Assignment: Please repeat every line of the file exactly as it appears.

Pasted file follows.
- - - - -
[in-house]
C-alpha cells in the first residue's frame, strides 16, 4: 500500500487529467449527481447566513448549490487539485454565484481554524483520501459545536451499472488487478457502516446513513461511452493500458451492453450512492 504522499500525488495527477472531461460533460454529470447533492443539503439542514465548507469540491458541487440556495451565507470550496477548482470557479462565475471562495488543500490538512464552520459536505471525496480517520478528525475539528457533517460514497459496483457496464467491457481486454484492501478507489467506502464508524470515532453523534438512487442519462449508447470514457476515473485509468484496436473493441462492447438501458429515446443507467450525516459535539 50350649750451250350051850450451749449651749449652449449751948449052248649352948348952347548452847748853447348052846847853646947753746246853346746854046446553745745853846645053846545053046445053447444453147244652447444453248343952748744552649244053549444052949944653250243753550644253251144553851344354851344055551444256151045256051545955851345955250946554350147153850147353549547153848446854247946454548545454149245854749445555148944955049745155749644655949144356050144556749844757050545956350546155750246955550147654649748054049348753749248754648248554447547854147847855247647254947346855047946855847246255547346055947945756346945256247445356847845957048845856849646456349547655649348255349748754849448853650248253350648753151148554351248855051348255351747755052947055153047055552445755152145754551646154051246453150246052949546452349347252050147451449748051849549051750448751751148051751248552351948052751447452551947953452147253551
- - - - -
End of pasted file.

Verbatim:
[in-house]
C-alpha cells in the first residue's frame, strides 16, 4: 500500500487529467449527481447566513448549490487539485454565484481554524483520501459545536451499472488487478457502516446513513461511452493500458451492453450512492 504522499500525488495527477472531461460533460454529470447533492443539503439542514465548507469540491458541487440556495451565507470550496477548482470557479462565475471562495488543500490538512464552520459536505471525496480517520478528525475539528457533517460514497459496483457496464467491457481486454484492501478507489467506502464508524470515532453523534438512487442519462449508447470514457476515473485509468484496436473493441462492447438501458429515446443507467450525516459535539 50350649750451250350051850450451749449651749449652449449751948449052248649352948348952347548452847748853447348052846847853646947753746246853346746854046446553745745853846645053846545053046445053447444453147244652447444453248343952748744552649244053549444052949944653250243753550644253251144553851344354851344055551444256151045256051545955851345955250946554350147153850147353549547153848446854247946454548545454149245854749445555148944955049745155749644655949144356050144556749844757050545956350546155750246955550147654649748054049348753749248754648248554447547854147847855247647254947346855047946855847246255547346055947945756346945256247445356847845957048845856849646456349547655649348255349748754849448853650248253350648753151148554351248855051348255351747755052947055153047055552445755152145754551646154051246453150246052949546452349347252050147451449748051849549051750448751751148051751248552351948052751447452551947953452147253551